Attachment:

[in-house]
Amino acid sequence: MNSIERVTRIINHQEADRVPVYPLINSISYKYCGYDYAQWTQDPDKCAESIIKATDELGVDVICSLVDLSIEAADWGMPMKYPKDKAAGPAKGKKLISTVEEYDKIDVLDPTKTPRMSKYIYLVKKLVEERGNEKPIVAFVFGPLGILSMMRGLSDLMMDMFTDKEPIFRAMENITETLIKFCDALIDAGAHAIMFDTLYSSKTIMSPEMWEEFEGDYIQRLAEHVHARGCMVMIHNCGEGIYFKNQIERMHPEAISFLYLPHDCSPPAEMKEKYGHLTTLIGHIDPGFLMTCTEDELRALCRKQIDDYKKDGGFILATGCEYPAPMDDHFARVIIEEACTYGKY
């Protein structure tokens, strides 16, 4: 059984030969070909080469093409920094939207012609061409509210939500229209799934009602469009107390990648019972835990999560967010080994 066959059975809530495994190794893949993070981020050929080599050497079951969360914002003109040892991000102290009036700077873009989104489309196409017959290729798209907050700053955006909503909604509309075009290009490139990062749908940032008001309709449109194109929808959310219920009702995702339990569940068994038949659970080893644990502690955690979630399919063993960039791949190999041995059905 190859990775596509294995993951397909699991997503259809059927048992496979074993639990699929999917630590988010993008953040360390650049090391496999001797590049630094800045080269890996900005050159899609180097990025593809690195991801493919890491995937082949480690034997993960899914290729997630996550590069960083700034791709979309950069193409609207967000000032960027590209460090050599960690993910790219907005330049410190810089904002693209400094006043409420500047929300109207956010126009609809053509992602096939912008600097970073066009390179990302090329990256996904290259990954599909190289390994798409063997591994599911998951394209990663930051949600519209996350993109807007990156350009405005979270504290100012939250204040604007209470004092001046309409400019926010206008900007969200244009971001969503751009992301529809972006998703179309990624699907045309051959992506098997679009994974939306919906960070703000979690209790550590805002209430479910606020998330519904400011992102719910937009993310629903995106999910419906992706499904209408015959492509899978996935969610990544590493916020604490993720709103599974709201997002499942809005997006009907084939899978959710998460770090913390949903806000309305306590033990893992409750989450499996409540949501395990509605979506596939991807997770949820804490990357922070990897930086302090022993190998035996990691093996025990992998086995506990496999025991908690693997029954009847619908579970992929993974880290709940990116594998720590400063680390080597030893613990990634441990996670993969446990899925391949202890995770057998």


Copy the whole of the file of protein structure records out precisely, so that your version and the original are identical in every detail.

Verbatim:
[in-house]
Amino acid sequence: MNSIERVTRIINHQEADRVPVYPLINSISYKYCGYDYAQWTQDPDKCAESIIKATDELGVDVICSLVDLSIEAADWGMPMKYPKDKAAGPAKGKKLISTVEEYDKIDVLDPTKTPRMSKYIYLVKKLVEERGNEKPIVAFVFGPLGILSMMRGLSDLMMDMFTDKEPIFRAMENITETLIKFCDALIDAGAHAIMFDTLYSSKTIMSPEMWEEFEGDYIQRLAEHVHARGCMVMIHNCGEGIYFKNQIERMHPEAISFLYLPHDCSPPAEMKEKYGHLTTLIGHIDPGFLMTCTEDELRALCRKQIDDYKKDGGFILATGCEYPAPMDDHFARVIIEEACTYGKY
């Protein structure tokens, strides 16, 4: 059984030969070909080469093409920094939207012609061409509210939500229209799934009602469009107390990648019972835990999560967010080994 066959059975809530495994190794893949993070981020050929080599050497079951969360914002003109040892991000102290009036700077873009989104489309196409017959290729798209907050700053955006909503909604509309075009290009490139990062749908940032008001309709449109194109929808959310219920009702995702339990569940068994038949659970080893644990502690955690979630399919063993960039791949190999041995059905 190859990775596509294995993951397909699991997503259809059927048992496979074993639990699929999917630590988010993008953040360390650049090391496999001797590049630094800045080269890996900005050159899609180097990025593809690195991801493919890491995937082949480690034997993960899914290729997630996550590069960083700034791709979309950069193409609207967000000032960027590209460090050599960690993910790219907005330049410190810089904002693209400094006043409420500047929300109207956010126009609809053509992602096939912008600097970073066009390179990302090329990256996904290259990954599909190289390994798409063997591994599911998951394209990663930051949600519209996350993109807007990156350009405005979270504290100012939250204040604007209470004092001046309409400019926010206008900007969200244009971001969503751009992301529809972006998703179309990624699907045309051959992506098997679009994974939306919906960070703000979690209790550590805002209430479910606020998330519904400011992102719910937009993310629903995106999910419906992706499904209408015959492509899978996935969610990544590493916020604490993720709103599974709201997002499942809005997006009907084939899978959710998460770090913390949903806000309305306590033990893992409750989450499996409540949501395990509605979506596939991807997770949820804490990357922070990897930086302090022993190998035996990691093996025990992998086995506990496999025991908690693997029954009847619908579970992929993974880290709940990116594998720590400063680390080597030893613990990634441990996670993969446990899925391949202890995770057998």